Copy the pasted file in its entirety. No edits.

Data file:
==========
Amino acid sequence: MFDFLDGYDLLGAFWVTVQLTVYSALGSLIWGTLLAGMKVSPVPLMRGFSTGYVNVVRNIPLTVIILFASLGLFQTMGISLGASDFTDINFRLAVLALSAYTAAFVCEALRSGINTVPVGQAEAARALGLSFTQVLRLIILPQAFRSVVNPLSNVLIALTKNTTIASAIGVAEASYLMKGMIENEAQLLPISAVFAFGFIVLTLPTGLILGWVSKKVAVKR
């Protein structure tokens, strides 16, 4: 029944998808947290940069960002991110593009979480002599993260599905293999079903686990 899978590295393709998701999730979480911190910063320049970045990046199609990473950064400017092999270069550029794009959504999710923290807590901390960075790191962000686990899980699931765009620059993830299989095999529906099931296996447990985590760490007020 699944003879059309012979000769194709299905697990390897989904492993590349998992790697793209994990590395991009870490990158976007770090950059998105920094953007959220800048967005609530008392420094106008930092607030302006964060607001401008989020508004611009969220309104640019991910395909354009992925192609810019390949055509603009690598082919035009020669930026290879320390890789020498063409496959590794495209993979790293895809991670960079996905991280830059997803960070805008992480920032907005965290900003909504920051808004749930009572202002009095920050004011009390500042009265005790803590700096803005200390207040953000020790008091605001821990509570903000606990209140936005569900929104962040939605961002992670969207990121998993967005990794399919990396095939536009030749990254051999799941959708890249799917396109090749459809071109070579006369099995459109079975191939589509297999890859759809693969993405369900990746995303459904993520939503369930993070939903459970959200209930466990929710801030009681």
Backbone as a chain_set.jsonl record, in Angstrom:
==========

Amino acid sequence: MFDFLDGYDLLGAFWVTVQLTVYSALGSLIWGTLLAGMKVSPVPLMRGFSTGYVNVVRNIPLTVIILFASLGLFQTMGISLGASDFTDINFRLAVLALSAYTAAFVCEALRSGINTVPVGQAEAARALGLSFTQVLRLIILPQAFRSVVNPLSNVLIALTKNTTIASAIGVAEASYLMKGMIENEAQLLPISAVFAFGFIVLTLPTGLILGWVSKKVAVKR
């Protein structure tokens, strides 16, 4: 029944998808947290940069960002991110593009979480002599993260599905293999079903686990 899978590295393709998701999730979480911190910063320049970045990046199609990473950064400017092999270069550029794009959504999710923290807590901390960075790191962000686990899980699931765009620059993830299989095999529906099931296996447990985590760490007020 699944003879059309012979000769194709299905697990390897989904492993590349998992790697793209994990590395991009870490990158976007770090950059998105920094953007959220800048967005609530008392420094106008930092607030302006964060607001401008989020508004611009969220309104640019991910395909354009992925192609810019390949055509603009690598082919035009020669930026290879320390890789020498063409496959590794495209993979790293895809991670960079996905991280830059997803960070805008992480920032907005965290900003909504920051808004749930009572202002009095920050004011009390500042009265005790803590700096803005200390207040953000020790008091605001821990509570903000606990209140936005569900929104962040939605961002992670969207990121998993967005990794399919990396095939536009030749990254051999799941959708890249799917396109090749459809071109070579006369099995459109079975191939589509297999890859759809693969993405369900990746995303459904993520939503369930993070939903459970959200209930466990929710801030009681």
Backbone as a chain_set.jsonl record, in Angstrom: